Even before Bryson DeChambeau decided to transform himself into one of the pro golf’s longest bombers, he had made a name for himself as the Tour’s “mad scientist,” using his exacting nature to squeeze every possible ounce of advantage out of both his equipment and his swing.
Turns out, his ultra-technical endeavors aren’t anything new. According to Harry Higgs, DeChambeau’s college teammate at Southern Methodist University outside of Dallas, Texas, DeChambeau’s approach to the game was unique even then.
On this week’s episode of Off Course with Claude Harmon, Higgs explained what it was like to play alongside DeChambeau in their pre-PGA Tour days.
Higgs played for two years at SMU before DeChambeau joined the squad, and said that DeChambeau drew everyone’s attention beginning with the team’s first tournament.
“He obviously does things in Bryson’s way, which is very different,” Higgs said. “Everybody was kind of like trying to poke holes in the stuff that he was doing, and we were just like, Man, this kid is so good, you keep doing your crazy s—, Bryson, and basically, for me, it was like, You keep doing your weird s— and shooting good scores, and all I’m gonna do is try to beat you, because if I beat you, I’m gonna do well.”
Harmon then asked Higgs if DeChambeau’s quirks had increased since he became a major-winning PGA Tour star.
“I think Bryson has stayed the same level of weird,” Higgs said. “And I say that with all due respect.”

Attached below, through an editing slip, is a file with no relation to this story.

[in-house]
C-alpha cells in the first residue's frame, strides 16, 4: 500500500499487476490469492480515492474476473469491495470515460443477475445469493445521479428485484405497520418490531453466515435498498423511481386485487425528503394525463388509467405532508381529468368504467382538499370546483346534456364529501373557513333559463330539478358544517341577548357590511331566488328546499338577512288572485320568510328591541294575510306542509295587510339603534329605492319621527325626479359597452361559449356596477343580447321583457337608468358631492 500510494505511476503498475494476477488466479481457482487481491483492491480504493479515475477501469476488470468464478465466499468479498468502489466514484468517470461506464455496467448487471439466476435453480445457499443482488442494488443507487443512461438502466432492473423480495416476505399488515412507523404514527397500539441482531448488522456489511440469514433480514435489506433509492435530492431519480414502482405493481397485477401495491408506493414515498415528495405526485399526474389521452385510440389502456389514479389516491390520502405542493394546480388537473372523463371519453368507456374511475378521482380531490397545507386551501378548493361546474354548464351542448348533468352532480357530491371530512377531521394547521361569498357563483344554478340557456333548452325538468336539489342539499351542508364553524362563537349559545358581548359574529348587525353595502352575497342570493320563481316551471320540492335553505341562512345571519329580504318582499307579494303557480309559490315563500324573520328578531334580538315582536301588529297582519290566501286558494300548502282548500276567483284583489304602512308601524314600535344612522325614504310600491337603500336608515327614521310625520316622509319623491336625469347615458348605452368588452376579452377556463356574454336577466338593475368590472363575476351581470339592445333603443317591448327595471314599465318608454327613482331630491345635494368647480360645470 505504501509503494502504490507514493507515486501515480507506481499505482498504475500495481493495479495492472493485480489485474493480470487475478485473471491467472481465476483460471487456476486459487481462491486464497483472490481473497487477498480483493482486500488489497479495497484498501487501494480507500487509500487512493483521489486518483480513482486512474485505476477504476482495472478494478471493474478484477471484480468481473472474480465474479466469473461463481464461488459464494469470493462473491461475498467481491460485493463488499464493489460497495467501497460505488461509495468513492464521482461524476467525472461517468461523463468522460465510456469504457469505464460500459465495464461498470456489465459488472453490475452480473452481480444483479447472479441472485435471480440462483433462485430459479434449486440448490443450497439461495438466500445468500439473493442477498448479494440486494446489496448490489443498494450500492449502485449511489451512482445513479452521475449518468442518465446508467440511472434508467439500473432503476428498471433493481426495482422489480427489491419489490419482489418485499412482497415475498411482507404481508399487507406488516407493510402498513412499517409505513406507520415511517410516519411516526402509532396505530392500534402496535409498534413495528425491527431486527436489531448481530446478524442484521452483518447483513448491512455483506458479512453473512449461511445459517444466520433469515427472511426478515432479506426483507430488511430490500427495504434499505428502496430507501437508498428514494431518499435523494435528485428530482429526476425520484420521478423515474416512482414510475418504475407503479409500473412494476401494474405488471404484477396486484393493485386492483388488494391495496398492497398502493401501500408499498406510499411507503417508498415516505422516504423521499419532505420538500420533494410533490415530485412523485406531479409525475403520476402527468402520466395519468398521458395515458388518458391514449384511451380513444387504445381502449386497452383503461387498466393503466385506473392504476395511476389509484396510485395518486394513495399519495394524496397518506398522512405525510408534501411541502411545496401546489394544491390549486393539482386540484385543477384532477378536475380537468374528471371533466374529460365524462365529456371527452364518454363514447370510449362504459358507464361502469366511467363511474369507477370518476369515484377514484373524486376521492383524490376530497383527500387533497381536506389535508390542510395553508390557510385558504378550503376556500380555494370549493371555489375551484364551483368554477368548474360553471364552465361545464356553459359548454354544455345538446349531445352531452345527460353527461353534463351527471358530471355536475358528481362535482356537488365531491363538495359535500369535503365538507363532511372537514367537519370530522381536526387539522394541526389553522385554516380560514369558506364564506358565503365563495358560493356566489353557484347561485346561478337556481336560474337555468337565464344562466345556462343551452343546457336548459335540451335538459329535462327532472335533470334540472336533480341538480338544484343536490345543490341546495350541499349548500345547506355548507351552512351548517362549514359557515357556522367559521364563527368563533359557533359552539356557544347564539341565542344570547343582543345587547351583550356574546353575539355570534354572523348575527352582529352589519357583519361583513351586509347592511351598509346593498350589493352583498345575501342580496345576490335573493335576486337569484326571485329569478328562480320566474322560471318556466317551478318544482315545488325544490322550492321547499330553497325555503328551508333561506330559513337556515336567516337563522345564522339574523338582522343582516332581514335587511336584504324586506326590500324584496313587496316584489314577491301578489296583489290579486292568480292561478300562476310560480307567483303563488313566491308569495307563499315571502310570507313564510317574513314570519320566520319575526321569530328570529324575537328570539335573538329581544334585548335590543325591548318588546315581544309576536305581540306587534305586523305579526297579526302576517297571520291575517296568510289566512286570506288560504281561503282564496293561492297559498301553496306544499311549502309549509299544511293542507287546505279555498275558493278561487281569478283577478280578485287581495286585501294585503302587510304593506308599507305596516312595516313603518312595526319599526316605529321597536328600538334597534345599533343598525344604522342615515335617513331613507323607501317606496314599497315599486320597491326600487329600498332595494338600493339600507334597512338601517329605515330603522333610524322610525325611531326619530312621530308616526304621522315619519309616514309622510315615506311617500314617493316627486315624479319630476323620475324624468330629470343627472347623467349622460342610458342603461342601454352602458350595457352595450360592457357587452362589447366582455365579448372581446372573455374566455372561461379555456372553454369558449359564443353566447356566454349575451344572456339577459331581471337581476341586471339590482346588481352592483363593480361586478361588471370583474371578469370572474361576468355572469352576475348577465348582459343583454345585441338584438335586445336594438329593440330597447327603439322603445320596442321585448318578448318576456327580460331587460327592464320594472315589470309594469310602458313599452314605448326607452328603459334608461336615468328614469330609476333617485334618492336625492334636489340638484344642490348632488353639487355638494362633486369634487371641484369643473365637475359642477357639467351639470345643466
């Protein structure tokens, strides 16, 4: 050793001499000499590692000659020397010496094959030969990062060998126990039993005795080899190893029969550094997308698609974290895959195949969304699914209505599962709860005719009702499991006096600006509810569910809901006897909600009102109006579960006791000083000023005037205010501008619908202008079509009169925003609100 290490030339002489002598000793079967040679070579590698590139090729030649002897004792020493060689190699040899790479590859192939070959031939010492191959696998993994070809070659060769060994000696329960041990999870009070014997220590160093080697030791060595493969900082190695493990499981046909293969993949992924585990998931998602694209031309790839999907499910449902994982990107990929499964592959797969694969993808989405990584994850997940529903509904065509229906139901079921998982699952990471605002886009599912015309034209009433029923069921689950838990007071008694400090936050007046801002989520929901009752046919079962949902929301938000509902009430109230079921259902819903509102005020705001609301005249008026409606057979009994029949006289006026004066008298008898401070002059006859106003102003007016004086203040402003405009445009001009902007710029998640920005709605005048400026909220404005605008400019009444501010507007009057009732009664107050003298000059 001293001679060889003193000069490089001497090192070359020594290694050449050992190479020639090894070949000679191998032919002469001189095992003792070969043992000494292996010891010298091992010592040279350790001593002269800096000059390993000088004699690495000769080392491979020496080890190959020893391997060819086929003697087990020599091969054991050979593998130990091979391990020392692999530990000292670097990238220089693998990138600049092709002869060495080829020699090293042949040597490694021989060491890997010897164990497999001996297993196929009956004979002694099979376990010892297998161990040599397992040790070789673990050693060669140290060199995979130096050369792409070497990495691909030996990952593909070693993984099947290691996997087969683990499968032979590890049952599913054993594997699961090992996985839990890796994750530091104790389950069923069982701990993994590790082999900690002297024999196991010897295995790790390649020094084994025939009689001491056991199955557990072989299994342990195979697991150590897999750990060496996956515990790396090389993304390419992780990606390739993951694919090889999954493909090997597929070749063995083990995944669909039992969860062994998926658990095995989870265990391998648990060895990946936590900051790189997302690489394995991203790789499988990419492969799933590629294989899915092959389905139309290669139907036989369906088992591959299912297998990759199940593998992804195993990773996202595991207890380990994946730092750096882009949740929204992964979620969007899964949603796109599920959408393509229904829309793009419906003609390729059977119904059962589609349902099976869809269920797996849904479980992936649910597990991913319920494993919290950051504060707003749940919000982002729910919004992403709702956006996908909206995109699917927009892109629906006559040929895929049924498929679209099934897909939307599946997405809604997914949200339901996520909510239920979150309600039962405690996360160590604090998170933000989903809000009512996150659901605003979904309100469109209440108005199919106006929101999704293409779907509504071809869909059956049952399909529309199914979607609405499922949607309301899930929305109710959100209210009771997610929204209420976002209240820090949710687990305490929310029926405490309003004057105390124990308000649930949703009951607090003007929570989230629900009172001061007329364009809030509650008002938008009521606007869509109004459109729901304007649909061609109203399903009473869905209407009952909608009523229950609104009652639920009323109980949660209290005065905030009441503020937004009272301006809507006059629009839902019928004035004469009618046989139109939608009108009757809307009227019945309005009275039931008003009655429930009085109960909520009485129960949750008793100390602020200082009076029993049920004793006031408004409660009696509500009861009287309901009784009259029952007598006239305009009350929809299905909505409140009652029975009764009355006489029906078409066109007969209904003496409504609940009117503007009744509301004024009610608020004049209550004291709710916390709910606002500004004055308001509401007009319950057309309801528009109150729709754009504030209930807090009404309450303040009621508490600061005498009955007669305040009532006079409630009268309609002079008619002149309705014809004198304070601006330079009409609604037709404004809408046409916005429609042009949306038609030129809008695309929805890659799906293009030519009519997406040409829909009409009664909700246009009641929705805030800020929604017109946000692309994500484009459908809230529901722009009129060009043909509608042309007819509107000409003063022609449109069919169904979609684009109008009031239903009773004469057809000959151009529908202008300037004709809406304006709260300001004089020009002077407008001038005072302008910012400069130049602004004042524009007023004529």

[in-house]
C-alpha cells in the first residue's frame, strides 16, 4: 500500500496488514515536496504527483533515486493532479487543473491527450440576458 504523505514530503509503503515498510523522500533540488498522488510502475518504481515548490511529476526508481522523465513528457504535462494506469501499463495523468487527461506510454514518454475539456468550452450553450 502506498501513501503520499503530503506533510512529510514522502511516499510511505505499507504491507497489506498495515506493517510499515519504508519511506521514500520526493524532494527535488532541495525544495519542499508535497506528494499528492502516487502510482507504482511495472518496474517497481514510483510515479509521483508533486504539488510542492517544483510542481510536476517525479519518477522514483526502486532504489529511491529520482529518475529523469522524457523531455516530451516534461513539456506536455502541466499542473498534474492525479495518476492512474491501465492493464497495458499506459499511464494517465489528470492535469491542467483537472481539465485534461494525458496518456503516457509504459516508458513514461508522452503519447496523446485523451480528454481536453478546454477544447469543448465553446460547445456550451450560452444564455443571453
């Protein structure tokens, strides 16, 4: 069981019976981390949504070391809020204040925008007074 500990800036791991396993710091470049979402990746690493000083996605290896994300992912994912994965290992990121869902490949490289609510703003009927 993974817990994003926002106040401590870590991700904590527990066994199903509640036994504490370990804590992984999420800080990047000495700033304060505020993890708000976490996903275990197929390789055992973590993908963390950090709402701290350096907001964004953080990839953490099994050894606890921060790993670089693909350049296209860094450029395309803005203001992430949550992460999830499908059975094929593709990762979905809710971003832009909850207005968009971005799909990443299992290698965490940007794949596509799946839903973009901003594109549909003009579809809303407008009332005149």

Higgs conceded that every professional golfer is weird — weirder than you’d think.
“But I didn’t understand any of the stuff that he was doing,” Higgs said. “The single-length irons, all this stuff. I was like, argh. But he spent so much time on his equipment and the golf ball.”
Higgs relayed the story of DeChambeau soaking his golf balls in epsom salts to identify the ones that were perfectly balanced — and complaining when many of them weren’t.
“All that, to me, was wild,” Higgs said. “Just grab your 7-iron, man, and hit a golf shot. You don’t need to go through all this. But the results spoke for themselves, dude. And part of the reason why he is who is he and he’s had the success that he’s had, he doesn’t give a s—, and he knows he’s weird, and he’s just gonna make his weird stuff work.”
For more from Higgs, including what he thinks is the most impressive part of Dustin Johnson’s game, and the rationale behind his unique on-course look, check out the full interview below.